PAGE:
September is also when we began teaching monthly guidance lessons in every first and second grade classroom. During our September guidance lessons, we introduced (or re-introduced) ourselves to students and reviewed what the school counselors do at Lunt (such as teach classroom guidance lessons, lead small groups for students, help individual students). Afterward, students learned about “making connections” – finding common interests with other kids. This is a simple but important skill that students can utilize when trying to make new friends, whether in the classroom, on the playground, after school program, or neighborhood. We ended the lessons with a fun activity in which students had to find other kids in their class who shared common interests.
October: Problem Solving Strategies (First Grade) and “Thumbs Up” Behaviors (Second Grade)
In October, first grade students learned about the “Problem Solving Pond” and peaceful problem solving strategies, such as sharing, taking turns, using “I feel” messages, talking it out and compromise. All students were given the opportunity to participate in role plays demonstrating each of these problem solving strategies.
Second grade students learned about respectful behaviors, which we also call “thumbs up” behaviors. After we read The Brand New Kid by Katie Couric, students brainstormed all the “thumbs down” behaviors they’ve been noticing in our school that need to be turned into “thumbs up” behaviors. Students then worked in pairs to create posters about “thumbs up” behaviors which were then posted throughout the school to inspire respectful behaviors in others. Students used a lot of thumbs up behaviors while collaborating with their partners on their posters.
As a follow-up resource for parents, here's a good article about teaching children to be respectful by modeling respect: Children and Respect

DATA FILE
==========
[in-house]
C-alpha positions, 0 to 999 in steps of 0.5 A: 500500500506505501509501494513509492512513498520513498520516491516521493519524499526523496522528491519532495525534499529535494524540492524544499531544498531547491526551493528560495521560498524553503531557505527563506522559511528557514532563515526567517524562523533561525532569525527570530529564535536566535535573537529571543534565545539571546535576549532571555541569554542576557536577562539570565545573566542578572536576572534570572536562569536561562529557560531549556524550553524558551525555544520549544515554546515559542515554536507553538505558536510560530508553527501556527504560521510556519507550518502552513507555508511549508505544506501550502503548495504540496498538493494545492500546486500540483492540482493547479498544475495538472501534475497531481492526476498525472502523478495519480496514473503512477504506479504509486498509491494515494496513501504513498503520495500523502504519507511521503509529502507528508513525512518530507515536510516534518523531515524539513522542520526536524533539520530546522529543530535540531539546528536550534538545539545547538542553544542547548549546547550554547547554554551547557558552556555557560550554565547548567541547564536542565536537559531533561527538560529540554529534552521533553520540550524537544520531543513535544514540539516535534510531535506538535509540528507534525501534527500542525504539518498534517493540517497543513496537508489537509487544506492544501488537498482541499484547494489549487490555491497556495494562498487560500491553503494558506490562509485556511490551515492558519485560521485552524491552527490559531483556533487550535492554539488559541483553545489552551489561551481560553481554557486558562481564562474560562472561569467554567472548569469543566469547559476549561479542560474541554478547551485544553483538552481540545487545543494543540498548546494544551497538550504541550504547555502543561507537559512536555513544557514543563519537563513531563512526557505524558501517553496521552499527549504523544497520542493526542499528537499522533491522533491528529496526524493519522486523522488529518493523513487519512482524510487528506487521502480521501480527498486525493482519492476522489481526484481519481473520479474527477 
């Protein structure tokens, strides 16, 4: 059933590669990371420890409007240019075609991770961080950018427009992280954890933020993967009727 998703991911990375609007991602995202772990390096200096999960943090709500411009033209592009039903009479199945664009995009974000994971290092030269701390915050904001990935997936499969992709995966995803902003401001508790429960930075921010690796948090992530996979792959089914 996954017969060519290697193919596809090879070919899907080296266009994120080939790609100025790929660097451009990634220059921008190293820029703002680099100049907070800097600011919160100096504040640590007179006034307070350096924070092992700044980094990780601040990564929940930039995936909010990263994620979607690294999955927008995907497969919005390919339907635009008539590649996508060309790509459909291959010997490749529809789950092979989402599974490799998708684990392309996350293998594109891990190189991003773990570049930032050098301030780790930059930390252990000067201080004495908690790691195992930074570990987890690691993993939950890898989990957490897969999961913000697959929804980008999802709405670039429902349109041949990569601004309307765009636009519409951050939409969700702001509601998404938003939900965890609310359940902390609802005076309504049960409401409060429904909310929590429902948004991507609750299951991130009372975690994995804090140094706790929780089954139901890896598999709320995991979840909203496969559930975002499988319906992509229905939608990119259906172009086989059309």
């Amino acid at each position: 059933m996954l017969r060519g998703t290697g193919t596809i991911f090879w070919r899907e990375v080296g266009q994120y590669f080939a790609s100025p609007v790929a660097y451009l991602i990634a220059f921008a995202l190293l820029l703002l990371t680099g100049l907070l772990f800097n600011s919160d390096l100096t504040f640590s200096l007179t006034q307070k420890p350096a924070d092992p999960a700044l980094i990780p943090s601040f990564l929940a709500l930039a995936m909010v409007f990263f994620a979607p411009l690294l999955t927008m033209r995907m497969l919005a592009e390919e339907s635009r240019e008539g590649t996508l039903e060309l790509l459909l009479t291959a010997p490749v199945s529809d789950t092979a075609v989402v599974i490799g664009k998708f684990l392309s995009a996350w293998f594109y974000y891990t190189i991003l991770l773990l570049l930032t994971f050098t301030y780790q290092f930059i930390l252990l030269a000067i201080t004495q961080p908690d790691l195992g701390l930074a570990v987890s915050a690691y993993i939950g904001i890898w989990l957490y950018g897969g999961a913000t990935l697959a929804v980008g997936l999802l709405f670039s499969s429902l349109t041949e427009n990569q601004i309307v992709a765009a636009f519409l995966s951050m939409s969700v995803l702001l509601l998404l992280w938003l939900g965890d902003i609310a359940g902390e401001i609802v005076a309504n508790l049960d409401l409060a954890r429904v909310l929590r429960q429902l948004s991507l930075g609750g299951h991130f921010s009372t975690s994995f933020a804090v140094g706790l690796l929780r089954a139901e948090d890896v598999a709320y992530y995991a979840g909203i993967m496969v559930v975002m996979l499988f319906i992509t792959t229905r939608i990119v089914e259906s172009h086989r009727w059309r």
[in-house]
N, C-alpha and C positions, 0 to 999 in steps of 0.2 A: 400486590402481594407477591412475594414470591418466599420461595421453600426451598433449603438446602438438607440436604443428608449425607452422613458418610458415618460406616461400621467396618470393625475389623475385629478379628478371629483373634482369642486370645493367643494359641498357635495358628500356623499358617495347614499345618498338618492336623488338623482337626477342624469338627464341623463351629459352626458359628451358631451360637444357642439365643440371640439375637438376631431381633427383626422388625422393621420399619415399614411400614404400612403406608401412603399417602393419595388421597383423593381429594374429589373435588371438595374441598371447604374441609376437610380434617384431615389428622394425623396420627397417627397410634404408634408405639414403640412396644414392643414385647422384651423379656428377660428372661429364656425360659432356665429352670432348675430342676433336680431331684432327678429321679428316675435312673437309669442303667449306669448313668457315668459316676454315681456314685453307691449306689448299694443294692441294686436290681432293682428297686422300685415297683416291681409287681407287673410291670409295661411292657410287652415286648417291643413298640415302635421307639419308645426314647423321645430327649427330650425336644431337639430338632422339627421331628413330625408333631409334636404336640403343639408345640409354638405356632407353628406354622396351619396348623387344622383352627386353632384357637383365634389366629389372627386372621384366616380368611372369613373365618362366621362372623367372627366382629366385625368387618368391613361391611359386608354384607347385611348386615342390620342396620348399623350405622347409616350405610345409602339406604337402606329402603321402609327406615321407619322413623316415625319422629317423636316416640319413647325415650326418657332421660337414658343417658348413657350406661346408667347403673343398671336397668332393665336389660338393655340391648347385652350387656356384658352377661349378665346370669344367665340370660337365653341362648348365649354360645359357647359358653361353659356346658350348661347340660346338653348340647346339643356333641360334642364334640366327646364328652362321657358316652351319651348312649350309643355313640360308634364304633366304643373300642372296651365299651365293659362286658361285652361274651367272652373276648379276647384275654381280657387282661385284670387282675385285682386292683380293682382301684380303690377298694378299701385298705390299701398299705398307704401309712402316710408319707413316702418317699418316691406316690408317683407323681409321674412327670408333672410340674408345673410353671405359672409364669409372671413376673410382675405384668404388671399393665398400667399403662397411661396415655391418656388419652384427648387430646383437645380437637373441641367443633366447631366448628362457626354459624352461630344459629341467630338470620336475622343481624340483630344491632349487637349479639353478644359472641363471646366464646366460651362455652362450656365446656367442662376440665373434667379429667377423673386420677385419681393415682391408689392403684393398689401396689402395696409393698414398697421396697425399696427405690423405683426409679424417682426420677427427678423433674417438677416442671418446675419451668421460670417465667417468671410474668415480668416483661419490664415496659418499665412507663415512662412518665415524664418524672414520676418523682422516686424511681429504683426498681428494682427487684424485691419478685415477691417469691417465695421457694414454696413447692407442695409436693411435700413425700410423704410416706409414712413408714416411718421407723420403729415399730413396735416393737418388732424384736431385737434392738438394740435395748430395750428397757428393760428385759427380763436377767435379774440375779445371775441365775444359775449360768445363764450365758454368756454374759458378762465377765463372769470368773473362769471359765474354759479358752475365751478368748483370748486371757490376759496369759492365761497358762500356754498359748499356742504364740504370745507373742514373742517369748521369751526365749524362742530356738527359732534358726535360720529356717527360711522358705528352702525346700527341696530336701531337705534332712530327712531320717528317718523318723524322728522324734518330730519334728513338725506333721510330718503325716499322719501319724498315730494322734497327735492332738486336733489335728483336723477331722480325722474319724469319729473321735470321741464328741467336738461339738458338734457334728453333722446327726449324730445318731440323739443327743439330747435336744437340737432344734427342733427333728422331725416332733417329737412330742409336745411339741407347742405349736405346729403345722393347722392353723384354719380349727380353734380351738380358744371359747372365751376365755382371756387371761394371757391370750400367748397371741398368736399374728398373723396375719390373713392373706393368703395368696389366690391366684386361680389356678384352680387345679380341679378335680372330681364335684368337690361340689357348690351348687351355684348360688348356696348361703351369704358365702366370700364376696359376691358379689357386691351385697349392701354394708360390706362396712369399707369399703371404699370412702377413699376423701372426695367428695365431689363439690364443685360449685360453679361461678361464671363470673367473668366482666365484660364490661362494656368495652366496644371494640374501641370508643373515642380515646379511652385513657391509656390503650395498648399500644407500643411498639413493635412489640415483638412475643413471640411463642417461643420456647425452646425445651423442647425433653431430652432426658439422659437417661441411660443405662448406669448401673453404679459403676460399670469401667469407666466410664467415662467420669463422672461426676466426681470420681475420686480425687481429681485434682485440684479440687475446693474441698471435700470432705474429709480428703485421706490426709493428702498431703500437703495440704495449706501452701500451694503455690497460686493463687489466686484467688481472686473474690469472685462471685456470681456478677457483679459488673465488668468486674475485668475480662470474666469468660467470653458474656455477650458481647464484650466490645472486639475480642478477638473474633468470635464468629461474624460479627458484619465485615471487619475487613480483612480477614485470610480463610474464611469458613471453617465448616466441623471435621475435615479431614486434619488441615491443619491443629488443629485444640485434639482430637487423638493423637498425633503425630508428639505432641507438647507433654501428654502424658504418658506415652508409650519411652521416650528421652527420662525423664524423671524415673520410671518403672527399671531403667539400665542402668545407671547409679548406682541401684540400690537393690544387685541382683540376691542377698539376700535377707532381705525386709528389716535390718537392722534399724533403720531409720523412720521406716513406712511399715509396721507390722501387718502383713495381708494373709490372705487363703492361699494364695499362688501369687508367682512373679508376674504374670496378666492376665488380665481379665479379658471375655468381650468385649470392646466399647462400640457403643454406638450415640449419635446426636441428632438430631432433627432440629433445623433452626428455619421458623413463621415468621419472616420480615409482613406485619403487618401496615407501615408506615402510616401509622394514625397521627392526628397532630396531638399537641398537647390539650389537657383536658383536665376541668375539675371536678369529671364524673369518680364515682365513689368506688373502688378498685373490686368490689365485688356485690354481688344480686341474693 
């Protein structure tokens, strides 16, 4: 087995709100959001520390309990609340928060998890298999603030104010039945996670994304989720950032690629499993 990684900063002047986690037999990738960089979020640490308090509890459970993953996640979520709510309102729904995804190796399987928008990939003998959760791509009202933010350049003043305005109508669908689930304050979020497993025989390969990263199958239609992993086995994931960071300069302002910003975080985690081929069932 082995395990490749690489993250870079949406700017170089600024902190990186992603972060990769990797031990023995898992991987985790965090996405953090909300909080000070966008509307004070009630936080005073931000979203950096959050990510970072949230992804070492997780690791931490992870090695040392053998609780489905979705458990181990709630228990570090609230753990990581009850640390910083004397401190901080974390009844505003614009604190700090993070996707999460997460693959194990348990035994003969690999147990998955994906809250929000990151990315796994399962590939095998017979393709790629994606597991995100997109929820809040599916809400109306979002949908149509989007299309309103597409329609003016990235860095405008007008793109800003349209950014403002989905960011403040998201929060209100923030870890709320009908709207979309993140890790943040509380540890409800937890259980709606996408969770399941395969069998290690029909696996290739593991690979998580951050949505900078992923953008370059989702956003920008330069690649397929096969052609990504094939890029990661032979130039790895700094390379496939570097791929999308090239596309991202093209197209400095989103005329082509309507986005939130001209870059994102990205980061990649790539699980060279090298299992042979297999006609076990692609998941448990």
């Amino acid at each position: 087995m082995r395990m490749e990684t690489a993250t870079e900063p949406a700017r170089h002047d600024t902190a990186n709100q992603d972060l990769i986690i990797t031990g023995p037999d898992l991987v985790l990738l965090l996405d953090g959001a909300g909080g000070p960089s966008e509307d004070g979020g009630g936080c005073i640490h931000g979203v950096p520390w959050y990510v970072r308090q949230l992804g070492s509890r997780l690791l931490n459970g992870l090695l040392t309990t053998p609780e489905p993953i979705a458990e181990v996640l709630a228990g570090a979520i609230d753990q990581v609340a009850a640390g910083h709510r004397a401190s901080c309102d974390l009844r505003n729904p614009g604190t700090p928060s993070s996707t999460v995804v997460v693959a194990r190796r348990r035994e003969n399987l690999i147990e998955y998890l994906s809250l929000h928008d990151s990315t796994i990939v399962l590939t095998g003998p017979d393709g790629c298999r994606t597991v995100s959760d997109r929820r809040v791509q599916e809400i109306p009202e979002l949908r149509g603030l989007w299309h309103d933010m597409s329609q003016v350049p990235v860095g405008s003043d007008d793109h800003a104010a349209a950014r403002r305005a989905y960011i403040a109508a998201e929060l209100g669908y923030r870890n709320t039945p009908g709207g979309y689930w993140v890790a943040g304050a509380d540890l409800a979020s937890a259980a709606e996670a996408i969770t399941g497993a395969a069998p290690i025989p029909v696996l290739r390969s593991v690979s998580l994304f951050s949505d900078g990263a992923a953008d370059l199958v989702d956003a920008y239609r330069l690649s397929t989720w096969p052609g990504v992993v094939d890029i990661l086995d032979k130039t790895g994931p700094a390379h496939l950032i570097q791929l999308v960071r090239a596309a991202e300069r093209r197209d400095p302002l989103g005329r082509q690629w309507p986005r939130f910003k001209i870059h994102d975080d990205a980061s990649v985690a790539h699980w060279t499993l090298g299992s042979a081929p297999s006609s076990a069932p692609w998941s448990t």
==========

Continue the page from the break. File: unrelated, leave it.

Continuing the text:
November: Anger Management Strategies (First Grade) and Problem Solving Strategies (Second Grade).
In November, first grade students learned about anger management strategies. We read the book When Sophie Gets Angry, Very, Very Angry by Molly Bang. Students then brainstormed what Sophie did when she got angry, and what they (students) do when they get angry. We talked about how some things people do when they get angry makes the anger bigger, and some things they do makes the anger smaller. We ended up with a list of only strategies that make anger smaller. Each student then created an “anger plan” – which included an illustrated statement about what they could do to make their anger smaller. Students were also given a copy of the “Anger Rules” to take home:
The Anger Rules
It’s ok to feel angry, but…
- Don’t hurt yourself.
- Don’t hurt others.
- Don’t hurt property, but
- DO talk about it!
Second grade students learned about three conflict resolution strategies in November:
- Ask Questions and Listen.
- Use your words (this could include using an “I feel” message).
- Try different ideas (which could include taking turns, sharing, compromise).
Students were then given an opportunity to role play these strategies in order to demonstrate how they might be used on the playground, on the bus, in the cafeteria, classroom or at home. Each classroom was given a small poster with these problem solving strategies, and each student was given a copy to take home.
The December classroom guidance topic for both first and second grade was friendship. First grade students learned about making friends, how to be a good friend, and sharing friends. They each completed a page with the sentence starter “I am a good friend because I….”, and then illustrated their completed sentence. We will put the pages together into a “friendship book” for each class.
Second grade students learned about “Attractor” (positive) and “Repellor” (negative) behaviors, and how these behaviors affect friendships in a positive or negative way. We talked about how we’re responsible for our own behaviors and we need to remember how our choices affect other people, and the way they see us as friends. Students then paired up and played a Bingo-like game using attractor and repellor behavior. A fun but enlightening way to end December!
As a follow-up resource for parents, here's a very interesting article: Having Friends, Making Friends, and Keeping Friends: Relationships as Educational Contexts, which begins:
"Peer relations contribute substantially to both social and cognitive development and to the effectiveness with which we function as adults. Indeed, the single best childhood predictor of adult adaptation is not school grades, and not classroom behavior, but rather, the adequacy with which the child gets along with other children."
This helps explain why we put so much effort into fostering positive friendship/social skills and peer relationships. Click the link above to read the full article.
For a complete list of our first and second classroom guidance curriculum, please click on the appropriate links to the right of this blog.